Button Men is minimalist, polyhedral dice dueling game. The game is sold in the form of 2.25" pin-back buttons, each with a character portrait and series of (usually five) numbers representing types of dice. For instance, the Hammer character button has a portrait of a Roman gladiator and the numbers 6, 12, 20, 20, and X. This means that Hammer fights with a d6, d12, d20, and variable dice in the range of 4-20. Because of the simplicity of design, numerous buttons have been created by various publishers with their original IPs.
Gameplay is as follows: Each player gets a button and matching dice. Your goal is to score the most points by capturing your opponent's dice. Each die represents attacking power and one hit point. You begin play by rolling all dice. If a variable dice is in use by a character, a dice is chosen before rolling. You can capture any die if your dice value is greater than or equal to your opponent’s dice value. Thus if I have a d6 with a value of 5 and my opponent has a d20 with the value of 4, I can capture that d20. Each die size is also its victory point value, hence a captured d20 earns 20 victory points. You can also capture dice equaling the face value of your opponent's dice by adding the face value of two or more of your dice. The dice you use to capture your opponent's die are rerolled and then it is your opponent's turn.
Some advanced characters have Shadow and Poison dice. Shadow dice are the reverse of normal dice, allowing you to capture a die that has greater or equal value of the shadow die, but within its range of values. For example if you roll a 3 on a Shadow d8, then you can capture any die with the value of 3 through 8. The Poison die is bad to be stuck with. A captured Poison die costs half the size of die, or full value to the owner. Thus a captured Poison d20 is -10 victory points while if stays with owner, it is -20 victory points. Since if a capture is possible, you cannot pass, you want to force your opponent to capture your Poison die. Additional advance dice types are explained in the full rules.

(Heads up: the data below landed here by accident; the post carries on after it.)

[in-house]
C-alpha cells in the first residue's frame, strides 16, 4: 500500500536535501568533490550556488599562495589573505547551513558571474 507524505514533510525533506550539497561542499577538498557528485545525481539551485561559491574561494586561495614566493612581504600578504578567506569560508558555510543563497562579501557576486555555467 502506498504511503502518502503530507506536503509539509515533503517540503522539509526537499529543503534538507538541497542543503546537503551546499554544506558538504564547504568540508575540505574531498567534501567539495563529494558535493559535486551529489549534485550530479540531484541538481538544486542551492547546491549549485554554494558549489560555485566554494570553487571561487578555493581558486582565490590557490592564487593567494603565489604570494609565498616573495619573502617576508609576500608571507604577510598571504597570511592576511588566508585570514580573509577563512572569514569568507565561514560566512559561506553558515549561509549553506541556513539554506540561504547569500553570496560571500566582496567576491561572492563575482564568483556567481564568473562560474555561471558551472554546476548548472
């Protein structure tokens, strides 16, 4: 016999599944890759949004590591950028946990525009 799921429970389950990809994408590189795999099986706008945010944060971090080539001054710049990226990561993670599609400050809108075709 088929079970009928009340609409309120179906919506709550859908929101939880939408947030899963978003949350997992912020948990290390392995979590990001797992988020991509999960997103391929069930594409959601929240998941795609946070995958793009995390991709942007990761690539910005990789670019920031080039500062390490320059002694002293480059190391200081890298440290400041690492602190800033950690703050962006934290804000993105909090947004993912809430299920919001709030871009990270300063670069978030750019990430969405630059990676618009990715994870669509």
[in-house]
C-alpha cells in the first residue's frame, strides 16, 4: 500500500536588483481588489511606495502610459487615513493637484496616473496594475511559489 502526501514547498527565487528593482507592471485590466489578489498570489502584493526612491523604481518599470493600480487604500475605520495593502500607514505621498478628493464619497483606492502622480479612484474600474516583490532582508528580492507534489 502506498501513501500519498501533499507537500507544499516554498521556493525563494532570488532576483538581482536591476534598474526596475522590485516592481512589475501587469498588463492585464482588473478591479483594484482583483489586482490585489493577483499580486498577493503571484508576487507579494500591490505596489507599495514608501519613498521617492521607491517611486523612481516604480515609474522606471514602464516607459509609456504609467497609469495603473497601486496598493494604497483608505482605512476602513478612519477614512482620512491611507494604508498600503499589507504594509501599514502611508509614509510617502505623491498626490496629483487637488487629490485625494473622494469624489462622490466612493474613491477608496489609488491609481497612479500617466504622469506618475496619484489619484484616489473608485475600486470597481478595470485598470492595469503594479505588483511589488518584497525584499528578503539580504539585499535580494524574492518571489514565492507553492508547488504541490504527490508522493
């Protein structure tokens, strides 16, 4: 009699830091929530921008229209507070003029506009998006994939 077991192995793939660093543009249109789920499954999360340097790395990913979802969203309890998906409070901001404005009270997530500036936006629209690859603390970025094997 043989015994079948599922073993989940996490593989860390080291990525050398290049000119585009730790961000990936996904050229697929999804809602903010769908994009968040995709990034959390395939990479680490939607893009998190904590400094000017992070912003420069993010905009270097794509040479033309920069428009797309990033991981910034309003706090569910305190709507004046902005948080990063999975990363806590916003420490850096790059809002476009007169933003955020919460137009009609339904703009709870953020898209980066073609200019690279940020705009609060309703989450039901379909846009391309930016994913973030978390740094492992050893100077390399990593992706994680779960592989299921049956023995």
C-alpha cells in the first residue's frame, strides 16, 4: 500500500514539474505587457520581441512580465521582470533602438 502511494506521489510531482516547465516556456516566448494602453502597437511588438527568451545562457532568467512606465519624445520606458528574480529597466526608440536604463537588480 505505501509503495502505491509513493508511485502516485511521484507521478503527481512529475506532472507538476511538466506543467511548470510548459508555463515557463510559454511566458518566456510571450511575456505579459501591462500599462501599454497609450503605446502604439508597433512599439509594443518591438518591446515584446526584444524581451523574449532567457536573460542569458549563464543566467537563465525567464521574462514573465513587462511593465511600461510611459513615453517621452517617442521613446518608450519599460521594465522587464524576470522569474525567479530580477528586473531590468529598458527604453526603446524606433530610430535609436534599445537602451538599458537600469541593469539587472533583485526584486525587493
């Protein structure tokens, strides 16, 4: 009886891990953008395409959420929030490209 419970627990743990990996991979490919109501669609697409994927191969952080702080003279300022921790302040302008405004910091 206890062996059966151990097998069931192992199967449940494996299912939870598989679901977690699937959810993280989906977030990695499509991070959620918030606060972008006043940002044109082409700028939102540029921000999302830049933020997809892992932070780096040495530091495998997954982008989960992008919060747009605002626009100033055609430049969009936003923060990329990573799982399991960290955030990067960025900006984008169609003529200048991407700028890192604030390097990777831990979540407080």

Design-wise, Button Men does a great job of putting tense brinkmanship and risk management into a tiny package. Although there is an ample amount of luck, Button Men is a game of skill. I like how balanced the game is. If you roll high, you can easily capture other dice but in the capture process, the die you use to capture must be rerolled making it potentially vulnerable. Large dice like d20 can roll high but have a large range, making them difficult to predict and rely on, while small dice like d4 are more predictable and useful when they are used in conjunction with other dice. So both big and small dice are equally valuable.
Copies of Button Men are hard to find but a free print-and-play version is offered by the publisher and there is an excellent Button Men iPhone app, from Thrust Interactive. Since Button Men app uses a three round fight, I wish for a tag team option that is common in many fight video games. Tag teams would add an another layer of strategy without adding real complexity.